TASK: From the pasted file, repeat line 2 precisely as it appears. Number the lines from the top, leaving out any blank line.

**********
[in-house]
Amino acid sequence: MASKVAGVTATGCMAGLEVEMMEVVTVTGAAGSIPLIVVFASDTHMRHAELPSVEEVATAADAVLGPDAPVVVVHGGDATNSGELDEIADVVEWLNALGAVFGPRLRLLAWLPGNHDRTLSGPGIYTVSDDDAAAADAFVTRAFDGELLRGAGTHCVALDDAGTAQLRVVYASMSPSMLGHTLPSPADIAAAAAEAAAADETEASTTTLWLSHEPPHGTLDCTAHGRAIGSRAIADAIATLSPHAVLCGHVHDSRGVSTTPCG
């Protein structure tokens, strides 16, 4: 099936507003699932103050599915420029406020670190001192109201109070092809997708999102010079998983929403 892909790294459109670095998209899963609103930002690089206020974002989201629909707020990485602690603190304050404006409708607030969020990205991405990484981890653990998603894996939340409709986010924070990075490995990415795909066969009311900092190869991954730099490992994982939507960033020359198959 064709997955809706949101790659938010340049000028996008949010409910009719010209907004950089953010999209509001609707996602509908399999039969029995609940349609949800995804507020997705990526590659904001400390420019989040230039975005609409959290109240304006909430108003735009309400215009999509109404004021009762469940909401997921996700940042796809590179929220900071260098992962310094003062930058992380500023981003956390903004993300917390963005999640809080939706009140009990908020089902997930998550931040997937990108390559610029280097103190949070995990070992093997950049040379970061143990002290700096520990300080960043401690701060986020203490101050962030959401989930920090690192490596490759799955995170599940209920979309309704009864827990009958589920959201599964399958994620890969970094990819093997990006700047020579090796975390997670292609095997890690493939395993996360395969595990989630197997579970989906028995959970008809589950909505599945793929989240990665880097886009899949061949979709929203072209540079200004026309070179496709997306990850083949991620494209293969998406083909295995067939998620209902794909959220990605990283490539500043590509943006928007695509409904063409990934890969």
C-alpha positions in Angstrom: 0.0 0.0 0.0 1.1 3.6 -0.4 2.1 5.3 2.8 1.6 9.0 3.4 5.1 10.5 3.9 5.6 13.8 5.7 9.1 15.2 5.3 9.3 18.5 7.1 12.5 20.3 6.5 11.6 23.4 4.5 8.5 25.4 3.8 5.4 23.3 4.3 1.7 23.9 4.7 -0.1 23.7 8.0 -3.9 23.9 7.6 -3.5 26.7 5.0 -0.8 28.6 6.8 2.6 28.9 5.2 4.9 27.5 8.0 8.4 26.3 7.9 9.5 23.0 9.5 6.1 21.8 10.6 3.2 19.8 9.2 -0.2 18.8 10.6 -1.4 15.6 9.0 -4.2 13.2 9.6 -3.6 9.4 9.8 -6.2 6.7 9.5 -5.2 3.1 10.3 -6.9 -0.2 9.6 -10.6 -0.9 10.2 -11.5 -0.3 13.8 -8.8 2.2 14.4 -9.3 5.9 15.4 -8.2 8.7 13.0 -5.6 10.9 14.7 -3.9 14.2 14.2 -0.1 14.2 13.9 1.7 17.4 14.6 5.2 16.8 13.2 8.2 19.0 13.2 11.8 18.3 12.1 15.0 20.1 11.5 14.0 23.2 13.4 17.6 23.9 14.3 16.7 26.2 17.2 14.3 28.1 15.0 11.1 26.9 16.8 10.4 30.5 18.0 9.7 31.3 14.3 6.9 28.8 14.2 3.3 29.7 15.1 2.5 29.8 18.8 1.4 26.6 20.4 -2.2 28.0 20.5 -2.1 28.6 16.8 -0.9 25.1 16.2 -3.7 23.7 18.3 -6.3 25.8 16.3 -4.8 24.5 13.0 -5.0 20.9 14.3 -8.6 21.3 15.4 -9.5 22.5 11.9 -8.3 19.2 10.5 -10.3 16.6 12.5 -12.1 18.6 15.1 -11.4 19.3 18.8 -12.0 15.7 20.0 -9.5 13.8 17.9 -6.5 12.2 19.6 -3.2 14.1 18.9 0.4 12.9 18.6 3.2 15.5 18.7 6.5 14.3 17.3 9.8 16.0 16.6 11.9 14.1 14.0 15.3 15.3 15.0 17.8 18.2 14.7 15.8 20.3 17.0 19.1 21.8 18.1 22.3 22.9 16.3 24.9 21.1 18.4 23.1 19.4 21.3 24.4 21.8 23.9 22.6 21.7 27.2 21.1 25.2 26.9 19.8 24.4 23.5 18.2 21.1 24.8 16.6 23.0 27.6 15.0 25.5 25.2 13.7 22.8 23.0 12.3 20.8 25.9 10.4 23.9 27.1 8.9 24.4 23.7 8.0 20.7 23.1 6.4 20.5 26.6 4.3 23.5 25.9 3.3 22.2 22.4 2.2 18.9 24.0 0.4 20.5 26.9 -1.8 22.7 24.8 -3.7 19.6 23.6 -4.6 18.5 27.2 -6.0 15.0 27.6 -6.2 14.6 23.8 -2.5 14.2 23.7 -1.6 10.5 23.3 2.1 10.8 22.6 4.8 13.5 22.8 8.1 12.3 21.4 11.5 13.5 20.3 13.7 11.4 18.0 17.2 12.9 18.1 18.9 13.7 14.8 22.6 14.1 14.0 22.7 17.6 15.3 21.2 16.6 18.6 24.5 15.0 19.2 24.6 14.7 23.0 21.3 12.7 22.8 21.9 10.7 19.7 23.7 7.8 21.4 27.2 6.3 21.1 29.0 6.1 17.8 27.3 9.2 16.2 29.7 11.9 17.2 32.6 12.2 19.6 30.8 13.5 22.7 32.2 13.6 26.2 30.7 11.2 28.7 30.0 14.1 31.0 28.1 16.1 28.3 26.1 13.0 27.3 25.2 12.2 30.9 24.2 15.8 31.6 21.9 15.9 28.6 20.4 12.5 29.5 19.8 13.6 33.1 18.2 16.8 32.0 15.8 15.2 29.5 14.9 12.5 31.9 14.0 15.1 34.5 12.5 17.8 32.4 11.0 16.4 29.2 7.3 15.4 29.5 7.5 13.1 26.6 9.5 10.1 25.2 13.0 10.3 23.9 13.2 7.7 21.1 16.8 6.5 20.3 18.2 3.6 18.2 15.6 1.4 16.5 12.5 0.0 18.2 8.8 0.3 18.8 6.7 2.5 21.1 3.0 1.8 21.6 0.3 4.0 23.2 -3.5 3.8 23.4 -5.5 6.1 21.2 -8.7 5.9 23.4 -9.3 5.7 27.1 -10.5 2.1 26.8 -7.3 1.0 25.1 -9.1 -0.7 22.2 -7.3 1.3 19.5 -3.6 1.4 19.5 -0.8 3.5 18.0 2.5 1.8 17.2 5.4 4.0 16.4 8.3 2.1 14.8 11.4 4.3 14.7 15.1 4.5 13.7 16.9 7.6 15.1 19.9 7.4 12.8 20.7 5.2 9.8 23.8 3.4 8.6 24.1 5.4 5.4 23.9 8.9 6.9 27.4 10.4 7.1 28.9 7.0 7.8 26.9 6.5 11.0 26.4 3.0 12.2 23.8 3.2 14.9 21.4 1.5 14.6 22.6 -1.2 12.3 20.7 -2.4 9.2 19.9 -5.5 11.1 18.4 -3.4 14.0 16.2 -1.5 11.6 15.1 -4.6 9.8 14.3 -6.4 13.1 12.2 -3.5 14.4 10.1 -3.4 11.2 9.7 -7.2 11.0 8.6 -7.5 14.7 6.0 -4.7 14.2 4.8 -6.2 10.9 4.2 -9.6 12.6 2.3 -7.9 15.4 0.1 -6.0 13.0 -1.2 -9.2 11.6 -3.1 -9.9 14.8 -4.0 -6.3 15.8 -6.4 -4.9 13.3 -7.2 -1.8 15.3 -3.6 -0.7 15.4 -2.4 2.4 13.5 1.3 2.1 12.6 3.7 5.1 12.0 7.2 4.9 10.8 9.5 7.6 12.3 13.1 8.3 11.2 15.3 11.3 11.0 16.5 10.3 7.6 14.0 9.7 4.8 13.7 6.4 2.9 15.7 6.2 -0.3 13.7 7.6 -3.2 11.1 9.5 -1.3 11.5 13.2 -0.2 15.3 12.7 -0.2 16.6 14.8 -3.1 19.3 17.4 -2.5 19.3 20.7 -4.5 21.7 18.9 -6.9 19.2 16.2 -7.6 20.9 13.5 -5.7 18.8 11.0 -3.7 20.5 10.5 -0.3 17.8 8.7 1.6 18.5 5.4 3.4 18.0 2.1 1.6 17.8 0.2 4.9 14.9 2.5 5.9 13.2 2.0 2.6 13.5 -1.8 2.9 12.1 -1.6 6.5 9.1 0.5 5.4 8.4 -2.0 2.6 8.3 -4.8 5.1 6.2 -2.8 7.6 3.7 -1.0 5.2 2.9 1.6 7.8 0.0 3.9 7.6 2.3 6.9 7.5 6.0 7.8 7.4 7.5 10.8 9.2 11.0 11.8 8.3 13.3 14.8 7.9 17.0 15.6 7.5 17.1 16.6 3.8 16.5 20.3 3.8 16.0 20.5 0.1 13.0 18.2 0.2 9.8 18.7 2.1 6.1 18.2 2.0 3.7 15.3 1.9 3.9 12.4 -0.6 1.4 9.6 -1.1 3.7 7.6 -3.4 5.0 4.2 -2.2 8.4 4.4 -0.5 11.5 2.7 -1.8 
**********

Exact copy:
Amino acid sequence: MASKVAGVTATGCMAGLEVEMMEVVTVTGAAGSIPLIVVFASDTHMRHAELPSVEEVATAADAVLGPDAPVVVVHGGDATNSGELDEIADVVEWLNALGAVFGPRLRLLAWLPGNHDRTLSGPGIYTVSDDDAAAADAFVTRAFDGELLRGAGTHCVALDDAGTAQLRVVYASMSPSMLGHTLPSPADIAAAAAEAAAADETEASTTTLWLSHEPPHGTLDCTAHGRAIGSRAIADAIATLSPHAVLCGHVHDSRGVSTTPCG